KU-UMBA FRANK LACY & THE MINGUS BIG BAND: “MINGUS SINGS” (Sunnyside 1407)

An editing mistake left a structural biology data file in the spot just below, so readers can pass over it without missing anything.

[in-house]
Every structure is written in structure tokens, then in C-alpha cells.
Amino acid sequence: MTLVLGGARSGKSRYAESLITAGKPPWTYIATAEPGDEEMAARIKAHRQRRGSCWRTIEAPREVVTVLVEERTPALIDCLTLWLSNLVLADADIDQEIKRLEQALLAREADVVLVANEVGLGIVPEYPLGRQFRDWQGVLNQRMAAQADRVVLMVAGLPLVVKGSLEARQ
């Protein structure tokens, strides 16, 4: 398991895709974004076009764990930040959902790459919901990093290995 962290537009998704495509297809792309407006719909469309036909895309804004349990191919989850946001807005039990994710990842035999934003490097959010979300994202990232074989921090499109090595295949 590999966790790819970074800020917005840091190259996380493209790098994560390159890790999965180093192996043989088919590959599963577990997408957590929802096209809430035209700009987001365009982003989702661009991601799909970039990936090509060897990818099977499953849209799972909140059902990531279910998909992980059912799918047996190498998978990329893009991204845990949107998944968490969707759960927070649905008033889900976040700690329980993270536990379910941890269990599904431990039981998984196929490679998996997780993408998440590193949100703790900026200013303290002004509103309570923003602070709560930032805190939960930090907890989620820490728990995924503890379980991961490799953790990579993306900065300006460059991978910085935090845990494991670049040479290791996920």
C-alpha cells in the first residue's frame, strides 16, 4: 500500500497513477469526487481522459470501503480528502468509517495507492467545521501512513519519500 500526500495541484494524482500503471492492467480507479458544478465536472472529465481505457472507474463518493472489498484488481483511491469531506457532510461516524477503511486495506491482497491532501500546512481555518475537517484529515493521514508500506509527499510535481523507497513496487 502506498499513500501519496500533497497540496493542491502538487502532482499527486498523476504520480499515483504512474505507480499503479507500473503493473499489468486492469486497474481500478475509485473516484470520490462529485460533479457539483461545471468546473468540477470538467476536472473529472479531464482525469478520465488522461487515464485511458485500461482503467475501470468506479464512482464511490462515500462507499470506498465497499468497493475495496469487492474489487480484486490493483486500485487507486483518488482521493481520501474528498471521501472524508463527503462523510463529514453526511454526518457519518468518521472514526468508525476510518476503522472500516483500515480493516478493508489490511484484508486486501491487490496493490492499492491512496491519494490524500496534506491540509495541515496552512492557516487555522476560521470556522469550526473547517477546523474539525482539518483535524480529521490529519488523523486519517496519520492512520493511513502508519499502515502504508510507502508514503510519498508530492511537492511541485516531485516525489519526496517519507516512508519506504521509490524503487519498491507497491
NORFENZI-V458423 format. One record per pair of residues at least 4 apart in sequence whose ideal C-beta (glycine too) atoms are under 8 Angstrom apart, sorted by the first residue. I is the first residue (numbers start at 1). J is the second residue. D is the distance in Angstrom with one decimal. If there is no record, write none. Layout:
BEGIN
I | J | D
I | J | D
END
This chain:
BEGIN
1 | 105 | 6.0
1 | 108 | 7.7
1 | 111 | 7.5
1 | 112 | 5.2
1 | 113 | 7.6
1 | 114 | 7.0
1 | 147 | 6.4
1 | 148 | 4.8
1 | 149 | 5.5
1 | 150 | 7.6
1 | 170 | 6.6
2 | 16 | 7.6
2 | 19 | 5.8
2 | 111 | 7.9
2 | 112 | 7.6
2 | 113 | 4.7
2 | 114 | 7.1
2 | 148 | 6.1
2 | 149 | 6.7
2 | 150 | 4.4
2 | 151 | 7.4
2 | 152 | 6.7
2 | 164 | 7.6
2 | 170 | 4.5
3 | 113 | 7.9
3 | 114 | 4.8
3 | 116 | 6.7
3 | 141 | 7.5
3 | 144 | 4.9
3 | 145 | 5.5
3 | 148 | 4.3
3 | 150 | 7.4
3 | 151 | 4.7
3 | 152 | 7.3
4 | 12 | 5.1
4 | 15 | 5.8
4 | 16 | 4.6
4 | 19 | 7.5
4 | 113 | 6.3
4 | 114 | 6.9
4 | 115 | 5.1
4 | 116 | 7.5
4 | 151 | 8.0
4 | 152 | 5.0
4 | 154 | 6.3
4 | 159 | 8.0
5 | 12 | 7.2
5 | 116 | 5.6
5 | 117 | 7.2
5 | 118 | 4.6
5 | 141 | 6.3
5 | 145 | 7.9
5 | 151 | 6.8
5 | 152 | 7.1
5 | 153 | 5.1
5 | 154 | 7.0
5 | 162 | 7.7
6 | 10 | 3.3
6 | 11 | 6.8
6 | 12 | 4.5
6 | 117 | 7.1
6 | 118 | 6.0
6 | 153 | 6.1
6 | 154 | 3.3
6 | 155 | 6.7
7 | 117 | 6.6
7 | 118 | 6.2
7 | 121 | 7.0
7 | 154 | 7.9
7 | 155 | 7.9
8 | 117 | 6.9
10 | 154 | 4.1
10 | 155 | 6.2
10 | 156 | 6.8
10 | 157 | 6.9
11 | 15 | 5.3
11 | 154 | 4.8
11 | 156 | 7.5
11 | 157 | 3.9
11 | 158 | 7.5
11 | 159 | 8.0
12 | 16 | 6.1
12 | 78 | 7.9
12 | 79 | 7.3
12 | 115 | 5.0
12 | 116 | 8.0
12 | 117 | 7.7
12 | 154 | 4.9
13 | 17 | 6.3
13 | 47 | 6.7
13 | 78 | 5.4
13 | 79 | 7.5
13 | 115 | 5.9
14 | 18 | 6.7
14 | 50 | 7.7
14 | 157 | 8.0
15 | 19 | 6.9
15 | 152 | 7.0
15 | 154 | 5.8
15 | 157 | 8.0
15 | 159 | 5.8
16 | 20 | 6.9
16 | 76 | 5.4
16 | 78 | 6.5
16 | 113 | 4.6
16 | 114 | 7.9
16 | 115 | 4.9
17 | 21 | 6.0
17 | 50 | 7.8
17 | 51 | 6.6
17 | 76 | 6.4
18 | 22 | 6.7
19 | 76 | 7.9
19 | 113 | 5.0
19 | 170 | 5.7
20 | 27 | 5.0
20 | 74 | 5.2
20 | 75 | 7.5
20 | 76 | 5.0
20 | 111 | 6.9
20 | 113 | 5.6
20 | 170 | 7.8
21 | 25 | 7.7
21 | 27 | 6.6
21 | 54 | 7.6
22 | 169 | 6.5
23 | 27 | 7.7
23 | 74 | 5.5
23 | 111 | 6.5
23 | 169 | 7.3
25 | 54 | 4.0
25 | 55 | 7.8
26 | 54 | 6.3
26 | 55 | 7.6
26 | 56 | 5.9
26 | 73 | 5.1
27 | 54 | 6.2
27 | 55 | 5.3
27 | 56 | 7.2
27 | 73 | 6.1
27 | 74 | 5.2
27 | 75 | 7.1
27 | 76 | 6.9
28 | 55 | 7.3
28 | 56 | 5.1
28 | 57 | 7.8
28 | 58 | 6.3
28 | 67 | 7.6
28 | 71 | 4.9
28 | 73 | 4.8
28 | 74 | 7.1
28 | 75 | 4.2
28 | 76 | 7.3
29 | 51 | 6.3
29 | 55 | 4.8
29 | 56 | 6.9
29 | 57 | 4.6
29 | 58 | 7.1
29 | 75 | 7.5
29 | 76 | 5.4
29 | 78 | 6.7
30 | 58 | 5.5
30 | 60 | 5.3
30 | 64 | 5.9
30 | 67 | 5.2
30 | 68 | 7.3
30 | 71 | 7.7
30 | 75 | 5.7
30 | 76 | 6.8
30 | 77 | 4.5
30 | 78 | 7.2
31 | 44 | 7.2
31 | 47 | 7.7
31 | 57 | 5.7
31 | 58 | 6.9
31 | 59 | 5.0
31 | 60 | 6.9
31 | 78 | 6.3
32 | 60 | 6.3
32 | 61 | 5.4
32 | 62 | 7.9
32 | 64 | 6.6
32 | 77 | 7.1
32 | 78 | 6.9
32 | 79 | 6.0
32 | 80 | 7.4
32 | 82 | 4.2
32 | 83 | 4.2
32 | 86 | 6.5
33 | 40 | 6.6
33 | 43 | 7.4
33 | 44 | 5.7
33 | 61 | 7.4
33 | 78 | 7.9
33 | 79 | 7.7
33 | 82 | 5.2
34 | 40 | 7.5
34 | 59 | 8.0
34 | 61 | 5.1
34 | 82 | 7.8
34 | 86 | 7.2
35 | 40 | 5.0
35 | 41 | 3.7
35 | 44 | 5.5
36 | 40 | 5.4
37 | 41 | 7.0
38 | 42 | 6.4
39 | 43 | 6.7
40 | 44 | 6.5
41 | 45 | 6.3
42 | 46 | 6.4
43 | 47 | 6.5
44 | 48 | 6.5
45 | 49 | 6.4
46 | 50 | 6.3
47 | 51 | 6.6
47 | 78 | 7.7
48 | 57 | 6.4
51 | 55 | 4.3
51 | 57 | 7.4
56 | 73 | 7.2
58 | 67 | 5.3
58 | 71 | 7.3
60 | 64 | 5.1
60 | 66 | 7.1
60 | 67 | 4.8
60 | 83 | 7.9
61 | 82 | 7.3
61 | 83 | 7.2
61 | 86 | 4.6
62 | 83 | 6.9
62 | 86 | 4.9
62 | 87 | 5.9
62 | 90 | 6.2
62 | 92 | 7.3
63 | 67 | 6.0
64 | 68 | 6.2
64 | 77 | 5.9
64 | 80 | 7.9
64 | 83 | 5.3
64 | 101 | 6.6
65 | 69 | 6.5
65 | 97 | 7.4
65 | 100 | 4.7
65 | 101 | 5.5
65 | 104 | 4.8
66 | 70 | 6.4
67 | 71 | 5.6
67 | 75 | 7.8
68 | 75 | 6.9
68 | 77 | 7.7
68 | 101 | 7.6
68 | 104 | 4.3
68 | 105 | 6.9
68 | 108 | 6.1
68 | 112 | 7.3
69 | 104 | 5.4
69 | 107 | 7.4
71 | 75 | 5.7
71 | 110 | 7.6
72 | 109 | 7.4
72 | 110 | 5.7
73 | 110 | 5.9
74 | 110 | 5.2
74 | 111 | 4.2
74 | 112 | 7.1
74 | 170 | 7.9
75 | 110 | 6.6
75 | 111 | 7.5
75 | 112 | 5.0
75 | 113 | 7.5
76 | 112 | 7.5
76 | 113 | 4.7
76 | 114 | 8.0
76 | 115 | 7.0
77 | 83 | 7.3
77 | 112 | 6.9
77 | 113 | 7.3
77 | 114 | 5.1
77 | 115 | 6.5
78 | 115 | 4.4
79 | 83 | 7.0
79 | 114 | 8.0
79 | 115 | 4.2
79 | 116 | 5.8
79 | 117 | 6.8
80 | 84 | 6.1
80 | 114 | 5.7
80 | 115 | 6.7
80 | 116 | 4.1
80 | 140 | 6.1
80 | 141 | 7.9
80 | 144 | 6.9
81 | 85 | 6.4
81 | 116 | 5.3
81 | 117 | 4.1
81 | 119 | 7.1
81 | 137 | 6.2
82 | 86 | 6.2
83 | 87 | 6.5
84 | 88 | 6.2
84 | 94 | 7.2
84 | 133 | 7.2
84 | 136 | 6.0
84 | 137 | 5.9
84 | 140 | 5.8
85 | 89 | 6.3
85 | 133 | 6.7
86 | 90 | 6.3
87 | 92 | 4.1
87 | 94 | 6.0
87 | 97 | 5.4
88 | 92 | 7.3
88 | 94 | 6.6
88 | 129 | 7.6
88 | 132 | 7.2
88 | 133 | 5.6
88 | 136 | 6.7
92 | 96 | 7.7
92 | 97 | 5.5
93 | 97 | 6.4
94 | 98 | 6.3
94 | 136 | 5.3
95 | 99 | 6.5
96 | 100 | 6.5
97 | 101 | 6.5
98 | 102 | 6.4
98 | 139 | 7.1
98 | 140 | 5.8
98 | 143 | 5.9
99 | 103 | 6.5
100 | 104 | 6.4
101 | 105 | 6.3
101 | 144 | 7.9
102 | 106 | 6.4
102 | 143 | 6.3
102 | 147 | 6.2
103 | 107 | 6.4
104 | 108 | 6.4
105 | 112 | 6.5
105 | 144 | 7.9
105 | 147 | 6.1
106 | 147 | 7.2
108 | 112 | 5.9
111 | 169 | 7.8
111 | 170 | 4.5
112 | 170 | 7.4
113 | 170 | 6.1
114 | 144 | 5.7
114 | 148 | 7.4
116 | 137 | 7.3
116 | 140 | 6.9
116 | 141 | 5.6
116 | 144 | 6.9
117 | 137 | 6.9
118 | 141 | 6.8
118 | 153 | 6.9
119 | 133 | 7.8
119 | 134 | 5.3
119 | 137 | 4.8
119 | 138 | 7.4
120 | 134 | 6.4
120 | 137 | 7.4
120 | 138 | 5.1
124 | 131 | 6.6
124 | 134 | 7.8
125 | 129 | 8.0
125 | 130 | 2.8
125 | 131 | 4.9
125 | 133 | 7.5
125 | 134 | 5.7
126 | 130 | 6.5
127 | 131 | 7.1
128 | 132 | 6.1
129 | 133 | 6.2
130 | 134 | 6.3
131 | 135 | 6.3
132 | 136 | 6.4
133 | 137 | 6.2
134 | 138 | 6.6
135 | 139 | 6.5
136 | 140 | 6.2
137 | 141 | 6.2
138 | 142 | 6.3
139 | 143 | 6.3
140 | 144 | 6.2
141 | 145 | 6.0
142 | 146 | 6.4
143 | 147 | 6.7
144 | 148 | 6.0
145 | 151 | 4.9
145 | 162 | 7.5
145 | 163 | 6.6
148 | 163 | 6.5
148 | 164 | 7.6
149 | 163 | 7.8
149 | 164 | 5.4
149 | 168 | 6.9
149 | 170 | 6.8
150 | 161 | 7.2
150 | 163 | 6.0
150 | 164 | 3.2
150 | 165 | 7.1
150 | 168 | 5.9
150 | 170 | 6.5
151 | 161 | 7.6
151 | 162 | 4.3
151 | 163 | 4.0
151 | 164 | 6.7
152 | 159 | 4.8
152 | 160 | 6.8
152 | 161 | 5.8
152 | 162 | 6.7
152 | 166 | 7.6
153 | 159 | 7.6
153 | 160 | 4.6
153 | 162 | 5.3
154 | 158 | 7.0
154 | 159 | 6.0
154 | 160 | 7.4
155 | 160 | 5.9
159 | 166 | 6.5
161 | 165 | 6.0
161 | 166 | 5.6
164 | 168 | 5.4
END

The title of this album is a little confusing: “Mingus Sings” is not an archival recording of Charles Mingus vocalizing, but a new recording featuring lyricized versions of Mingus classics sung by Ku-umba Frank Lacy, accompanied by the Mingus Big Band. In an intriguing twist, Lacy is first heard speaking rather than singing, as he intones a Langston Hughes poem—set to a Mingus accompaniment—on “Consider Me”. Then it’s on to a newly discovered work, “Dizzy Profile” whose lyrics detail the contributions of Mr. Gillespie to modern jazz. Better known to jazz fans as a trombonist, Lacy has a deep baritone voice which evokes the dark sounds of Mingus’ bass. He maintains accurate pitch on the unwieldy wide intervals on “Dizzy”, but his diction and placement occasionally suffers in the process. On “Weird Nightmare”, Lacy captures the dramatic flair of Mingus’ lyrics, and the rugged edges of his voice makes us believe the story. However, on “Portrait”, Lacy’s forceful approach seems much too heavy (especially the emphatic accent he gives to the first note). On the other hand, Lacy’s renditions of four songs with lyrics by Joni Mitchell are much better realized than on Mitchell’s own recordings. While Lacy’s vocals might not be to every listener’s taste, the album is also a great showcase for the Mingus Big Band (The band’s best feature is on the program’s other new piece, “Noonlight”, with Lacy singing Sue Mingus’ lyrics at the midpoint and end of the track). There are still a few musicians in the band who worked with Mingus, including Jack Walrath, who plays several remarkable trumpet solos on the album, and Sy Johnson, who arranged most of the tracks and wrote the liner notes. This band sounds like a Mingus ensemble, even without the dominating bass of its late leader, and the soloists, including trumpeters Walrath and Alex Norris, trombonists Coleman Hughes and Conrad Herwig, tenor saxophonists Craig Handy and Wayne Escoffery, pianists Helen Sung and David Kikoski (and yes, vocalist Lacy) bring the passion and energy that was a hallmark of the greatest Mingus groups. Unfortunately, there is one member of the trumpet section who does not solo, and that is Lew Soloff, who passed away between the December 2014 recording sessions and the June 2015 release of the album. While the album is dedicated to Soloff’s memory, it is primarily a tribute to Charles Mingus, whose spirit—if not his voice—speaks clearly through this music.